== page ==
It is established national public policy to encourage the use of arbitration, as evidenced by the FAA and Concepcion and its progeny. Therefore, the CFPB should be required to justify any action it takes to limit the use of arbitration in consumer financial contracts by an exceptionally high evidentiary standard—which currently appears to be somewhat absent based upon an objective reading of the preliminary results published in the Study. Accordingly, unless the CFPB can conclusively demonstrate actual consumer harm (i.e., the prohibition, condition, or limitation on the use of arbitration agreements “is in the public interest and for the protection of consumers”), it would appear likely that any regulatory action by the CFPB to prohibit or limit arbitration could be successfully challenged under the Administrative Procedures Act (“APA”).3

Recommendations
In anticipation of possible adverse regulatory action by the CFPB, it would be in the industry’s best interests at the moment to continue developing research and issuing studies that support the continued and unabated use of arbitration provisions in consumer financial contracts should the final report prepared by the CFPB contain arguments supporting a contrary conclusion.4

In addition, although industry commentators have been critical of the Study, elements of it may be useful to industry participants when reviewing their current arbitration provisions. This is particularly important because it is not at all clear whether a regulation adopted by the CFPB limiting consumer arbitration provisions would be retroactive in application or would otherwise nullify an existing provision in a consumer financial contract on a go-forward basis.5

The Study identifies several features in consumer arbitration provisions reviewed, and in each case provides statistics about their inclusion in various categories of contracts for consumer financial products. These features include whether the arbitration provision:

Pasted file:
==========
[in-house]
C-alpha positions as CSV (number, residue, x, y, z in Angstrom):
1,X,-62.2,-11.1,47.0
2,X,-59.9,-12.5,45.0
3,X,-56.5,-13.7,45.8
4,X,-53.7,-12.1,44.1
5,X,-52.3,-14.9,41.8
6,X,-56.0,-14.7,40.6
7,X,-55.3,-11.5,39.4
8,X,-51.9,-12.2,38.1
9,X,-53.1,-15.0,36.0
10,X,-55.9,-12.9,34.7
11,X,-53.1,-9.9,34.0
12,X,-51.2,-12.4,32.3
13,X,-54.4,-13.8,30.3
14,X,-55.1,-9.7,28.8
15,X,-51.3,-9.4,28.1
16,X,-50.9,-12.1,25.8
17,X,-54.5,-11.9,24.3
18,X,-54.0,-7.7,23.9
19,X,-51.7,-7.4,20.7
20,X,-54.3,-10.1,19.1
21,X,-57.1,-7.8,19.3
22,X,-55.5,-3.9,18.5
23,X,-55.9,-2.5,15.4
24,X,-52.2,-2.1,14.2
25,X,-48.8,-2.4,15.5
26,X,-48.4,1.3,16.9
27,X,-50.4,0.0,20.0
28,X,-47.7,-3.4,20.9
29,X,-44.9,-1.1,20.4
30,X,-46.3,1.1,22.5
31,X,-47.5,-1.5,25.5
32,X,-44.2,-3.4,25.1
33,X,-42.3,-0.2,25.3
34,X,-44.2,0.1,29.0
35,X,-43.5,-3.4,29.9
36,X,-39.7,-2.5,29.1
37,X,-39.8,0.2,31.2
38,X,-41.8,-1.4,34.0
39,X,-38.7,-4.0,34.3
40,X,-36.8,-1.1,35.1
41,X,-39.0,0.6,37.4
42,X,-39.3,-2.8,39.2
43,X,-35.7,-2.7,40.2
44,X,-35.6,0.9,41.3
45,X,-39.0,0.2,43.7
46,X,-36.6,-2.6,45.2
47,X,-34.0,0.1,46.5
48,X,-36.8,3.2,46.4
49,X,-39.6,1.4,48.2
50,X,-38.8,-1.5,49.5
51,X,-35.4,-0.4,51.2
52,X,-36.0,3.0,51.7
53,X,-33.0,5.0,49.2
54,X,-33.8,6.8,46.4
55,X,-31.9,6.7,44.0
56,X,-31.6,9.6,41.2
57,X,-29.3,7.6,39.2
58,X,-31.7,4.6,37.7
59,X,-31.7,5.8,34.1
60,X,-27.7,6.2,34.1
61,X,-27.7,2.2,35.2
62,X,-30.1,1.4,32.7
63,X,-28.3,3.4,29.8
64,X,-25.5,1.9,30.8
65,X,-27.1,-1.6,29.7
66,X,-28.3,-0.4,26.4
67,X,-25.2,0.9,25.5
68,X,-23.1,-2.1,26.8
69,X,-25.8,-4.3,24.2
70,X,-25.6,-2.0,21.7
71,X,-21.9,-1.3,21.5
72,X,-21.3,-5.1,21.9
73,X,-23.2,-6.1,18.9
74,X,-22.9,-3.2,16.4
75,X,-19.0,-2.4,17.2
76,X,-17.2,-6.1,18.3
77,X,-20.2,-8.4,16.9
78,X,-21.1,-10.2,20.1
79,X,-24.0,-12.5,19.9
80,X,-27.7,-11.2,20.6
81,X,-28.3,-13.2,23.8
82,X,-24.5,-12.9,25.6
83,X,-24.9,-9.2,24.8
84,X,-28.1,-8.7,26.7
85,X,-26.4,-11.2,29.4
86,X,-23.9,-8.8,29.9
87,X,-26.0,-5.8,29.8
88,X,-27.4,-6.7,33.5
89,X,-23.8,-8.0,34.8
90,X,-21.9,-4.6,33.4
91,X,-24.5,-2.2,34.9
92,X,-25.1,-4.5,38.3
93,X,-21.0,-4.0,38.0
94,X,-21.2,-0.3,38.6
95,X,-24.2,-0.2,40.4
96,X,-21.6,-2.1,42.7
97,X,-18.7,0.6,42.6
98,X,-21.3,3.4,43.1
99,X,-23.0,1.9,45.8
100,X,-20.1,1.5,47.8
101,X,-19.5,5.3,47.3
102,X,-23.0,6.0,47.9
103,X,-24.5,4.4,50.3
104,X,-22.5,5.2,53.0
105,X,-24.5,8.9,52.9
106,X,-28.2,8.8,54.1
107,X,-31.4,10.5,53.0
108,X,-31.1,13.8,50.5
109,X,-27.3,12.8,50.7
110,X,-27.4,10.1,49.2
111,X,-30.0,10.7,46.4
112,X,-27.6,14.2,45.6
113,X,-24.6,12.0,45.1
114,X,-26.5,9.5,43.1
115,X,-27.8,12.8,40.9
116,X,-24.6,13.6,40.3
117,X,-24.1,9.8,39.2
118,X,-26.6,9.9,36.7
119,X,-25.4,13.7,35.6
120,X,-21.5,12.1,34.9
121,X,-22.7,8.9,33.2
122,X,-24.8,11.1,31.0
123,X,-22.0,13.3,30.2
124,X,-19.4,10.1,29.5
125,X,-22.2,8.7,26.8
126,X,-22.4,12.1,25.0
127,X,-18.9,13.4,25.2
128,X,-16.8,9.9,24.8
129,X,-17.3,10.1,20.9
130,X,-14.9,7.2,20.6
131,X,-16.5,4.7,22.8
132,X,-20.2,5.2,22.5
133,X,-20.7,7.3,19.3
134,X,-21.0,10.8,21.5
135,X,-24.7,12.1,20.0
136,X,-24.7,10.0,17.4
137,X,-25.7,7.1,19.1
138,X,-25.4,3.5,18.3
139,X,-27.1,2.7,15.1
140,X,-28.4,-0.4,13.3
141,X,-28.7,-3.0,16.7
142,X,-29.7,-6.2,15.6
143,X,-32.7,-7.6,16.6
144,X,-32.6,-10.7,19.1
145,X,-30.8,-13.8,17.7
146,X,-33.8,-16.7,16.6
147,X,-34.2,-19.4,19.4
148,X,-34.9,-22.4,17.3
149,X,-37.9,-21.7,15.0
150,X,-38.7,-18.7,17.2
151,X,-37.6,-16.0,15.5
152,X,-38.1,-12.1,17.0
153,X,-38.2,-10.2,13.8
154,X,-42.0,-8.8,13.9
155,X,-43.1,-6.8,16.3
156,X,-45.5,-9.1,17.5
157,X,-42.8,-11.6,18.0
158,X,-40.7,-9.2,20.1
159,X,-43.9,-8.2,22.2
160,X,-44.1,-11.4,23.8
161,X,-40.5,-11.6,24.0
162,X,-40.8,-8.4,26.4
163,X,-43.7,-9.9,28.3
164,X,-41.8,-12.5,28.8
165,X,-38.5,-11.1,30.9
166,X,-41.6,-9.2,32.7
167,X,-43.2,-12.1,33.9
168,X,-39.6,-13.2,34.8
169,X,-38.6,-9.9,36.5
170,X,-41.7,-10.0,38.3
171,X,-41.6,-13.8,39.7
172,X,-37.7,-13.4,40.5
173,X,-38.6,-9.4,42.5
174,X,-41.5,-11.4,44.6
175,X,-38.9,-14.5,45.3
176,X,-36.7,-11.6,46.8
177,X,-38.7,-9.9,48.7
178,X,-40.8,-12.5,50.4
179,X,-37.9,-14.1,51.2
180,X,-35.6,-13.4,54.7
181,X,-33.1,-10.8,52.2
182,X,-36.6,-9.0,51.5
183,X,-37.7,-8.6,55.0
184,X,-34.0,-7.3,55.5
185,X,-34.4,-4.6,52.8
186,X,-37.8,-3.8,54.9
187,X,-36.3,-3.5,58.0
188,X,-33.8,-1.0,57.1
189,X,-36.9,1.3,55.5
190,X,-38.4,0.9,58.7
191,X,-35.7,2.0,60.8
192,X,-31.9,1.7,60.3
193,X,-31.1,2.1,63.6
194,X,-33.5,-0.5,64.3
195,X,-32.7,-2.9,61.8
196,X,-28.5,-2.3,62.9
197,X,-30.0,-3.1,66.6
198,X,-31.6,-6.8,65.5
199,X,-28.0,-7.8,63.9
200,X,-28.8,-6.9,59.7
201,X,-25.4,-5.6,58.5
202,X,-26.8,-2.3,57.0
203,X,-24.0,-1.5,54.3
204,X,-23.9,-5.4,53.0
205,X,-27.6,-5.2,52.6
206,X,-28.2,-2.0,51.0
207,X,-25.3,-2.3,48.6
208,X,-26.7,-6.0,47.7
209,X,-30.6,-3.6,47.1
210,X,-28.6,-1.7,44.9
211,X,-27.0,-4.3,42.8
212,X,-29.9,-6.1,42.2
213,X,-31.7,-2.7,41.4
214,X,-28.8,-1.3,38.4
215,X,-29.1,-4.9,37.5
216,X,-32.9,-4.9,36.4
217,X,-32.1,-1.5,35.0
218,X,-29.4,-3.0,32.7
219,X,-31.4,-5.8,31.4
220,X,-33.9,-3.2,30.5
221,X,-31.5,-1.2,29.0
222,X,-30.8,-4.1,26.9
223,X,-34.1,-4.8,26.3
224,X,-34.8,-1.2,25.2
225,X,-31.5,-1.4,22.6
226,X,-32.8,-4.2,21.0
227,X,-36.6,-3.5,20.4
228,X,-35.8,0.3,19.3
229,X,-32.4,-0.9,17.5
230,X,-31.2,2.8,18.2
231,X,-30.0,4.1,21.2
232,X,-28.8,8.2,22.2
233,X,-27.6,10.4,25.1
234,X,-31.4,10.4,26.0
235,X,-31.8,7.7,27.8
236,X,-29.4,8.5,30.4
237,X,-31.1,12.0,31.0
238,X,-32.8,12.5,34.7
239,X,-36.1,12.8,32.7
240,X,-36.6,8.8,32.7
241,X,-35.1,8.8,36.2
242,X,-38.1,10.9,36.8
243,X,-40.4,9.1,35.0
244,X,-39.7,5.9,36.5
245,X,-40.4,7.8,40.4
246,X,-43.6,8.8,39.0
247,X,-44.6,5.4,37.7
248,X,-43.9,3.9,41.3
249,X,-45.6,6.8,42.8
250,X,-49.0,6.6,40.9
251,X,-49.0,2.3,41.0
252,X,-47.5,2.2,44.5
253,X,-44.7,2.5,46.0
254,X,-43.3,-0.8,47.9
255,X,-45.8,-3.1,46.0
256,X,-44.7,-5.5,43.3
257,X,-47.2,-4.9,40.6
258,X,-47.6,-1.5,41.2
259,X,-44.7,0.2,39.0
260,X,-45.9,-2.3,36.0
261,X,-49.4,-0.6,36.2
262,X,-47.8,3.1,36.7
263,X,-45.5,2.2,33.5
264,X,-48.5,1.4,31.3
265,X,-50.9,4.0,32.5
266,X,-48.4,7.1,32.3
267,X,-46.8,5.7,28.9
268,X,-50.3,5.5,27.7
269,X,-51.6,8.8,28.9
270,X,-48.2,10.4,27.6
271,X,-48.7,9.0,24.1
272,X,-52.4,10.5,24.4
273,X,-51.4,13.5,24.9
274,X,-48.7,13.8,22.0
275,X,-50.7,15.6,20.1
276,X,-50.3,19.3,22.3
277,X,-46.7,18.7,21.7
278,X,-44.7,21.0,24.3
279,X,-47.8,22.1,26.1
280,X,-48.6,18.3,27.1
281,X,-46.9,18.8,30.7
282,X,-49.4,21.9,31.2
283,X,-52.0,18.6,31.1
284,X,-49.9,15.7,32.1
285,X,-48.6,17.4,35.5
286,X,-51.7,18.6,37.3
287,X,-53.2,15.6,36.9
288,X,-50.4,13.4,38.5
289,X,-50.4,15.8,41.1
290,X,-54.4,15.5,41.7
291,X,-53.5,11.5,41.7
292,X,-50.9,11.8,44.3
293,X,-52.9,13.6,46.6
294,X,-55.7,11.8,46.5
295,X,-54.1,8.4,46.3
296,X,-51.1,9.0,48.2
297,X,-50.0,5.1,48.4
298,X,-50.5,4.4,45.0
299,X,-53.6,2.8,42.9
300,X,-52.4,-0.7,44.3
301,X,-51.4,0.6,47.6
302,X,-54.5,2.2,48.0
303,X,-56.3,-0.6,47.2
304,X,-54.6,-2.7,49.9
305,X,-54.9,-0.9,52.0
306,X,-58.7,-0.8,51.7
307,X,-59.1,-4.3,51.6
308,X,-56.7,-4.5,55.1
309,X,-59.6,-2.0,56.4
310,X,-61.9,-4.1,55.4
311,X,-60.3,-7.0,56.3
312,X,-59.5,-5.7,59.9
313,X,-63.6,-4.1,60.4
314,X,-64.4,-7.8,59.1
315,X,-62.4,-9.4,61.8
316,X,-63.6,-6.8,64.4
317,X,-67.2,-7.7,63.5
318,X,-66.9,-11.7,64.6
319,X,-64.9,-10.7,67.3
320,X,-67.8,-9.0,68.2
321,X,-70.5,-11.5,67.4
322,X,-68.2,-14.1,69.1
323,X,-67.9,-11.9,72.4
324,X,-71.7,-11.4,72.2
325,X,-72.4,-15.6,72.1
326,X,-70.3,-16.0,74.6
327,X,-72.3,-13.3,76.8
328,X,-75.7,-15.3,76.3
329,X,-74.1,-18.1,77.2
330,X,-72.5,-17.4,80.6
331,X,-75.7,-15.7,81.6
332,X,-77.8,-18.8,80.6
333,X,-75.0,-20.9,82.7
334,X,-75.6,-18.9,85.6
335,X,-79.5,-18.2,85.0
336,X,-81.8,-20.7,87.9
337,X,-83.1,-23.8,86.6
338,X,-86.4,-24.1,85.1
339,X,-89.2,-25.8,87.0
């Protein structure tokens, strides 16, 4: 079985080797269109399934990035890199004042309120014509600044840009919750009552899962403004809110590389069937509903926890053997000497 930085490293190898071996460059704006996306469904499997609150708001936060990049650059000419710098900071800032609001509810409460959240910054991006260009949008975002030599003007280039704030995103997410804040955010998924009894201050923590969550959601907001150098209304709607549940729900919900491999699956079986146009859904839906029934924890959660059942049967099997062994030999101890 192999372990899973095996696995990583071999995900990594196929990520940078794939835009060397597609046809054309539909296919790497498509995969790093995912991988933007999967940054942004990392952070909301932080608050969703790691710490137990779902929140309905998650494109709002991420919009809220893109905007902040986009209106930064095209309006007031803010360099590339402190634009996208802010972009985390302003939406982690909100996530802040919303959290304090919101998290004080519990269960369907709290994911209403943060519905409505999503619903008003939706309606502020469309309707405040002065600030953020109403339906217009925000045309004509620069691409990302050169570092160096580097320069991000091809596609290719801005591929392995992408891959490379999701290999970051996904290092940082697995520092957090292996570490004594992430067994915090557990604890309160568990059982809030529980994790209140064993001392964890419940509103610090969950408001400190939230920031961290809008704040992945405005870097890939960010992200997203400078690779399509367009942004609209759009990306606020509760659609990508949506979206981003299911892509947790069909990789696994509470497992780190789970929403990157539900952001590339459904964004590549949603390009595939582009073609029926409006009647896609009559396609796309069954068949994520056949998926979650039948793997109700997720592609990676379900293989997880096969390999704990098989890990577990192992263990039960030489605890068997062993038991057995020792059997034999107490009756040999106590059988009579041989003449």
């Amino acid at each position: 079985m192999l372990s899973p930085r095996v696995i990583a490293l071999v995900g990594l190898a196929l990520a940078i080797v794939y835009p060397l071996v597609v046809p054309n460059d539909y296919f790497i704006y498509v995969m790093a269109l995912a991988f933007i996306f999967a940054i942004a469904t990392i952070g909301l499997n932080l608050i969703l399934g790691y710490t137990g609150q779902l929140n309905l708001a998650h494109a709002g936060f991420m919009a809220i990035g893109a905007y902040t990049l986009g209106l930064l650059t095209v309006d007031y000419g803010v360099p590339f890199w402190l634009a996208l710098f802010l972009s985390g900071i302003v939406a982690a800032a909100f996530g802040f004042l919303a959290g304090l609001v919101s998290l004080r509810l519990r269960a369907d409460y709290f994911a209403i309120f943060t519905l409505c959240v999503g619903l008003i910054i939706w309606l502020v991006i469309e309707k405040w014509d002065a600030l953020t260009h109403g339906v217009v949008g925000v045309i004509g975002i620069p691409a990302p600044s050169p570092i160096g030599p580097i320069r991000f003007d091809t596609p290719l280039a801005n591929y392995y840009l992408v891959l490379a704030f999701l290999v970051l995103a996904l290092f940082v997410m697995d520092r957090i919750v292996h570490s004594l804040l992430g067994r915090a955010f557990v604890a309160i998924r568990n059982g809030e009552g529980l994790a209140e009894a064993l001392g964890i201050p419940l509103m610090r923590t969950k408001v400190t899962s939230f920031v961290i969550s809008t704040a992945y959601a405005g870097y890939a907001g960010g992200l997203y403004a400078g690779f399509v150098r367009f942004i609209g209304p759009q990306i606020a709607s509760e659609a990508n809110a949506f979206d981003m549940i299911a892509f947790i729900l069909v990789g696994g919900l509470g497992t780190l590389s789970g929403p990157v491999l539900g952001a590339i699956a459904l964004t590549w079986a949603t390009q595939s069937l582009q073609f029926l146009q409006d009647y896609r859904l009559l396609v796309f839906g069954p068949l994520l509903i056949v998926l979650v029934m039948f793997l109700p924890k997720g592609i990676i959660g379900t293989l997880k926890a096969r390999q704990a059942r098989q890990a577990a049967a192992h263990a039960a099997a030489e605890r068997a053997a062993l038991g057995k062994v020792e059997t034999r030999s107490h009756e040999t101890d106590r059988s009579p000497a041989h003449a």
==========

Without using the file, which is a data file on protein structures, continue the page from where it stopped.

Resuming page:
• Allows the consumer to reject the arbitration clause for a limited period;
  • Carves out disputes eligible for small claims court from the obligation to arbitrate;
  • Identifies an entity (or entities) that may administer the arbitration (including procedures governing how the arbitrator (or arbitrators) are to be selected;
  • Delegates enforceability decisions to the arbitrator;
  • Precludes class proceedings;
  • Limits the recovery of punitive or other damage;6
  • Delimits the time period in which a claim must be brought;
  • Imposes confidentiality and nondisclosure obligation on the parties;
  • Mandates a location for a hearing;
  • Allocates the costs of arbitration to the consumer and the company;
  • Requires a contingent minimum recovery; and
  • Addresses various core characteristics of the arbitration process.

It should be noted that many of the approaches taken in the arbitration provisions reviewed by the CFPB reflect a process that has evolved over several years with lenders who have attempted to draft arbitration clauses that would withstand attack based upon unconscionability grounds. Although the courts have sharply cut back the use of state law-based theories of unfairness to challenge consumer arbitration provisions, prudence dictates a balanced, even-handed approach when drafting consumer arbitration provisions lest the CFPB use its authority to prohibit unfair, deceptive and abusive practices in regard to specified arbitration features.